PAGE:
The International Journal
of Not-for-Profit Law

Volume 1, Issue 4, June 1999

A quarterly publication of the International Center for Not-for-Profit Law

Practice Notes: New Tax Regulations for Certain Tax-Exempt Organizations

Cathy Shea

Effective June 8, 1999, organizations tax-exempt under 26 U.S.C. §§501(c) and (d), other than private foundations, will be required to comply with new IRS regulations implementing the public disclosure requirements of the Internal Revenue Code. The public disclosure provisions of 26 U.S.C. §6104(d) require tax-exempt organizations to make available their applications for tax-exemption and three most recent annual information returns without charge, except for reasonable copying and postage charges, to members of the public who make a request for the documents either in person or in writing. The new regulations provide guidance regarding the time, place and manner by which an organizations should make its documents available to requesters; the means by which an organization may make its documents widely available by posting them on the Internet and thus avoid the requirement of making copies in response to individual requests; and the standards to be used in determining whether an organization is the subject of a harassment campaign designed to disrupt its business rather than procure information. The final regulations can be found at 64 Fed. Reg. 17279-17291 (April 9, 1999).

Under the new regulations and applicable law, a tax-exempt organization must make available to the public, and provide copies of, its application and any documents filed in support, as well as its three most recent information returns, with all schedules, except the parts of the return that identify contributors. These documents must be made available at the organization’s principal office and at certain regional and district offices. Under the new regulations, an organization need not make its documents available at any location “where the only services provided further exempt purposes.” This provision avoids the burden to an organization of making copies at a site where it has no management or administrative staff available to comply with a request. Copies of documents must be made available to those who request them in person on the day of the request, except where unusual circumstances (such as the absence of the organization’s staff) prevent compliance, in which case copies are to be provided no later than the next business day following the cessation of the unusual circumstances, with the total delay not to exceed five business days. When an organization receives a written request, it must mail copies within thirty days from receipt of the request or receipt of payment if the organization requires payment in advance. The regulations also specify that a reasonable charge for copies cannot exceed the fees that the IRS charges for copies of tax-exempt organization related documents. The regulations permit an organization to request payment in advance of providing copies, require an organization to obtain the requester’s consent before incurring more than $20 in copying and postage charges, and require organizations to accept in payment cash, money orders, and, unless the organization accepts payment by credit card, personal checks.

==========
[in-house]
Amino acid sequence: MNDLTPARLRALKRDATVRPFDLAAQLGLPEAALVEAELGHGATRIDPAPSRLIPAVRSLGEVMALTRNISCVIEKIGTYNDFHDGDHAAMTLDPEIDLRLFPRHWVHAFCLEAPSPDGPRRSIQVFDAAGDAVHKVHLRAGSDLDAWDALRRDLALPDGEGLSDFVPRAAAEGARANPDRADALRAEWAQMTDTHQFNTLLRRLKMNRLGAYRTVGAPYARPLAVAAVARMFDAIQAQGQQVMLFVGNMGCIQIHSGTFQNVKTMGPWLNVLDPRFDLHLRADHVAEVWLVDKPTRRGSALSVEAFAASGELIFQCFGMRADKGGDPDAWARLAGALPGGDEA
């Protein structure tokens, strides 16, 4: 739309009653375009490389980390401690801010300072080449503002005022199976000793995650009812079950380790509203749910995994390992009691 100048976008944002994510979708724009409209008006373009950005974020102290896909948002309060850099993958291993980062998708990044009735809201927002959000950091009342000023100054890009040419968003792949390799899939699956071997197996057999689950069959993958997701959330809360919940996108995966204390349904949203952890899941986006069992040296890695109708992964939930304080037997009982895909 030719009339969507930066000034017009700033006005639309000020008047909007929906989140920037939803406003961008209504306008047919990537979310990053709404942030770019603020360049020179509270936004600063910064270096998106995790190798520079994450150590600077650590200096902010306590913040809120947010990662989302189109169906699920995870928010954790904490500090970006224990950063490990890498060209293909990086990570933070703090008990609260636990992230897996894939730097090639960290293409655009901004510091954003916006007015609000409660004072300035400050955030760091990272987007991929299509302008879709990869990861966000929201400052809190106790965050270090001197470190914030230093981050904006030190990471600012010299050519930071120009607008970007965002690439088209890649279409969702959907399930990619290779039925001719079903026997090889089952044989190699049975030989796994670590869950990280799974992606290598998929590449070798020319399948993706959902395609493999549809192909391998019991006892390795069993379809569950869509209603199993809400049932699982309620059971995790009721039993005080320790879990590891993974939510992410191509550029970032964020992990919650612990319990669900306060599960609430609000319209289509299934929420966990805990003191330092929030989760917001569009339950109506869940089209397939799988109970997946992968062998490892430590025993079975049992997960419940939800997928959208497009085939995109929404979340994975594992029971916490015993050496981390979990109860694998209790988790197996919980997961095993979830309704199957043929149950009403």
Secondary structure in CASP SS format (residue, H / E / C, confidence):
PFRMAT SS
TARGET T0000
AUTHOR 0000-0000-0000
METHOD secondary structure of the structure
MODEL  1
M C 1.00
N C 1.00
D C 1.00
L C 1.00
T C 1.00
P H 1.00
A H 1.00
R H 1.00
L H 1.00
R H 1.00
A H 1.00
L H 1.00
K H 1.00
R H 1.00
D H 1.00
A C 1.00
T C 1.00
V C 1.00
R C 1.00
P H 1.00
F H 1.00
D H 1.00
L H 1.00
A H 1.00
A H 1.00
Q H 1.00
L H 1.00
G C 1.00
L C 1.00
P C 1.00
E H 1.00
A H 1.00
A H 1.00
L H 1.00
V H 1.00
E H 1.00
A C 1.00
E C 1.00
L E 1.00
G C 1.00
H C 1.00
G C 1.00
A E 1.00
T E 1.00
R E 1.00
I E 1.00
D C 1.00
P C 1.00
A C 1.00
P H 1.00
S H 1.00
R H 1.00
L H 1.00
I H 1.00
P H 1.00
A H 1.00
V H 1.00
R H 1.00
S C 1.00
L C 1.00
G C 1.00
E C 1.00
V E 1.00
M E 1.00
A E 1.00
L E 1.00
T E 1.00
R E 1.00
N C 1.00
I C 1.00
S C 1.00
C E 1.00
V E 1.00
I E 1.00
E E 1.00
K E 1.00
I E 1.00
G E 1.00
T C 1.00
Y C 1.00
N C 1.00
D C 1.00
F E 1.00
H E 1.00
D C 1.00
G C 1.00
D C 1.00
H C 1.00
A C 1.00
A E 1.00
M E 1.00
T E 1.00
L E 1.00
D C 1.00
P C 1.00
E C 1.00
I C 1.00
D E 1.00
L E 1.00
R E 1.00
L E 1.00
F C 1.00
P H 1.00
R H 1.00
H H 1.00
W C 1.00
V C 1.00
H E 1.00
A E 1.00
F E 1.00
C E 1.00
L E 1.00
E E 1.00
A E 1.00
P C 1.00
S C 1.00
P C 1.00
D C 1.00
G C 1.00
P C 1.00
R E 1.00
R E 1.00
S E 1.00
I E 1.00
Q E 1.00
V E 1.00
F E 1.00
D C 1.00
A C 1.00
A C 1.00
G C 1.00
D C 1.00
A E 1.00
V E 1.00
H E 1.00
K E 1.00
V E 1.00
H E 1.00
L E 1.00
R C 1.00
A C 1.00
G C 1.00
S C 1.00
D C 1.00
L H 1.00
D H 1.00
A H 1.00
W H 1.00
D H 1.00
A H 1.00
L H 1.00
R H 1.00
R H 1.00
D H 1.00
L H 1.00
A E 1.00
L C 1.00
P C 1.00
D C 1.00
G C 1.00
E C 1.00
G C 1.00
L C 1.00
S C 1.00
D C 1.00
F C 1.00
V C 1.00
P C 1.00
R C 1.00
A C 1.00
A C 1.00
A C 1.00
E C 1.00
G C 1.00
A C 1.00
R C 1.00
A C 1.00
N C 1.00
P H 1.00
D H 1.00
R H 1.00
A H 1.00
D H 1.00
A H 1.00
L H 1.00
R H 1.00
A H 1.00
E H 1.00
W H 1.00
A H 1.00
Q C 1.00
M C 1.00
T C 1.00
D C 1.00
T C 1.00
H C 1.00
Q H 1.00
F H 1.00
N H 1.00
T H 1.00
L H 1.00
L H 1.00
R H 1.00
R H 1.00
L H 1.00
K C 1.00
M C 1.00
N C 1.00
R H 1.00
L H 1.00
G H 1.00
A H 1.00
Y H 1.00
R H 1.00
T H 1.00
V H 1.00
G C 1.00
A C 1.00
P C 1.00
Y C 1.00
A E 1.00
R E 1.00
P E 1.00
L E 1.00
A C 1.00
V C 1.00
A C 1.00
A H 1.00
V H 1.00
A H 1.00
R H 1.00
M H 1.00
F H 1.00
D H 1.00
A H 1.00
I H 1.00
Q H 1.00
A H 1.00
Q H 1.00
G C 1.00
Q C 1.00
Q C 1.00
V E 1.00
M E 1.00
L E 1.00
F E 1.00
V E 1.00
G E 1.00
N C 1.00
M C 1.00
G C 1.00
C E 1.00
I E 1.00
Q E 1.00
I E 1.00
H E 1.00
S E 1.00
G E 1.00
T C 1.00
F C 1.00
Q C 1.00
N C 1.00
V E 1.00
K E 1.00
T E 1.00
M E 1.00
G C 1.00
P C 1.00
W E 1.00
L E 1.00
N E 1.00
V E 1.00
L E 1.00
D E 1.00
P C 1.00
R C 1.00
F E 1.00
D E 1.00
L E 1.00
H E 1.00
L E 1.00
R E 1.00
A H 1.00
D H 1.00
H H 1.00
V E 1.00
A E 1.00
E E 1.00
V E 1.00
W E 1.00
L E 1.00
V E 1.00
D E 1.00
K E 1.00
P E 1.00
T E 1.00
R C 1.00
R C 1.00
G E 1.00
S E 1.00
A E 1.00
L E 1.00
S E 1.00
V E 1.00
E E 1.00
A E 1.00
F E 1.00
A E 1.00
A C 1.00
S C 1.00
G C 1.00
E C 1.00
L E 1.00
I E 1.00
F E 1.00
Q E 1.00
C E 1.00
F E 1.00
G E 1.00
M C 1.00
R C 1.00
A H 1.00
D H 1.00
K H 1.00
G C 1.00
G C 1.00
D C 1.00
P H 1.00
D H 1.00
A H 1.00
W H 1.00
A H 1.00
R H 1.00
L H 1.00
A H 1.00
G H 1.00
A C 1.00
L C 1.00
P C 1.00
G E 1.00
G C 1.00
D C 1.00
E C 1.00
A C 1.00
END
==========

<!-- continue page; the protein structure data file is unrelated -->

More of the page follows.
The regulations provide that an organization need not comply with requests for copies if it makes returns widely available by posting them to its Internet web site or to another organization’s web site as part of a database of like materials. The regulations set forth criteria for posting, which include that a user be able to access information 1) in a format that exactly reproduces the image of the original document; and 2) without charge and without special hardware or software.

The regulations state the criteria for determining when an organization may suspend response to requests for documents on the grounds that it is the target of a harassment campaign. A harassment campaign exists where the purpose of a group of requests is to disrupt the organization’s business rather than to obtain information. An organization can suspend compliance with the requests if it reasonably suspects that it is the target of a harassment campaign, but must file an application for a harassment campaign determination with an IRS district office within ten days after suspending compliance.

The new regulations do not apply to private foundations. The Department of the Treasury intends to issue a proposed regulation dealing with similar requirements for private foundations in the near future.


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ISSN: 1556-5157